Pillories are stone columns, although some were made of wood, placed in a public place, in a city or village, where the criminals were tortured and publicly humiliated. In Portugal, the pillories of the municipality were located in front the City or Town Hall from the 12th century onwards. Many had on the side a small cage-shaped hut, with iron bars, where offenders were exposed as a form of public shame. These kinds of pillories usually consisted of a base, on which a column or shaft rested, and ended in a capital. Some of them were extremely adorned and served as a symbol of the power of judicial authorities. Its presence was intended to serve as a deterrent to other would-be offenders.
The pillory of Tomar was built in the 18th century, in the now Praça da República. In 1940 it was taken for restoration and, once restored, it was placed in the Largo do Pelourinho. Before this one, two others existed:
The first one on the old Chão do Pombal, at the time of the Knights Templar, and the second one was built later in front of Largo Paços de D. Manuel (presently, Praça da República), in the 16th century, and it has been replaced by the present pillory.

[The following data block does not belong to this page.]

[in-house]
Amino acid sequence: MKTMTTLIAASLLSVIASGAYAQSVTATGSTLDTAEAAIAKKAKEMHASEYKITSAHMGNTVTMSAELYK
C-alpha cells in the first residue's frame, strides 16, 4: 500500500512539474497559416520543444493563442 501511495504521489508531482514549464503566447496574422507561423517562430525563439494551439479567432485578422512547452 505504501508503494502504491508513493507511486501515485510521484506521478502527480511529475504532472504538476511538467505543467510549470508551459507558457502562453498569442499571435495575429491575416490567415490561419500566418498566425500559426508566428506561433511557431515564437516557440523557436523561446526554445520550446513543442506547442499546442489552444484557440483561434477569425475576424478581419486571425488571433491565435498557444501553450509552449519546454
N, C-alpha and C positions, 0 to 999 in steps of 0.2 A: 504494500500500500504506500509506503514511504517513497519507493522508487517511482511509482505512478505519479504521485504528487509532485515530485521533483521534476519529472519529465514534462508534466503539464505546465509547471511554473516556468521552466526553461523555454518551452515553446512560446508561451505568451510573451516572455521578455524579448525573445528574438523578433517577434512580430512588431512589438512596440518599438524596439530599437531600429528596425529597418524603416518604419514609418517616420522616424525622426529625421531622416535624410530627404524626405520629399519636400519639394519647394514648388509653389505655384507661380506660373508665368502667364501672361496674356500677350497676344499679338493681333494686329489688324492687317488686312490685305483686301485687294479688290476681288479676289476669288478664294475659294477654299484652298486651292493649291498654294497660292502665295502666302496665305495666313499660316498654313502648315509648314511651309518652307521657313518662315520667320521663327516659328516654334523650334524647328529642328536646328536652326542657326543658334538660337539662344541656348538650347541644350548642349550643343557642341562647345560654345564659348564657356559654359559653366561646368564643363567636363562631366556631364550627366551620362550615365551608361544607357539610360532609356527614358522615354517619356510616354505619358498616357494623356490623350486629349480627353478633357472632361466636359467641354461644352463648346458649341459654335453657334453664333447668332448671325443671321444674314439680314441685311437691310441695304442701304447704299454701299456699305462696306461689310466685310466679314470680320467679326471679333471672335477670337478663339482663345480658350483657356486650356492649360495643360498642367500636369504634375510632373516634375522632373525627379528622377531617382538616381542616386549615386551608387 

The parts of the Pillory of Tomar
The pillory is made of limestone. As far as the base of the column is concerned, the prismatic part is square-shaped, with bevelled angles and frame in each of the concave sides. The superior side is also bevelled, to reduce the support base of the column. It’s shaft is a pyramidal block emerging from its small base, becoming round-shaped in the middle and then it starts to get thinner all the way to the capital, which is marked by an angular frame on each side. Its sides and angles are well decorated with natural elements. From the top of the pyramidal block, and crowning the monument, rises an iron armillary sphere. The armillary sphere became a common motif during the Age Of Discoveries and it is present in many Manueline styled monuments.
The Manueline style, also known as the Portuguese late Gothic, is an architectural and sculptural art style developed during the reign of King Manuel I and which continued after his death. This style incorporates sea elements and representations of the Discoveries brought from the voyages made by Vasco da Gama and Pedro Álvares Cabral. The Manueline style emerged during a prosperous and glorious period in the history of Portugal, and its presence can be seen in several monuments all over the country.
By Joana Delgado and Pamela Coelho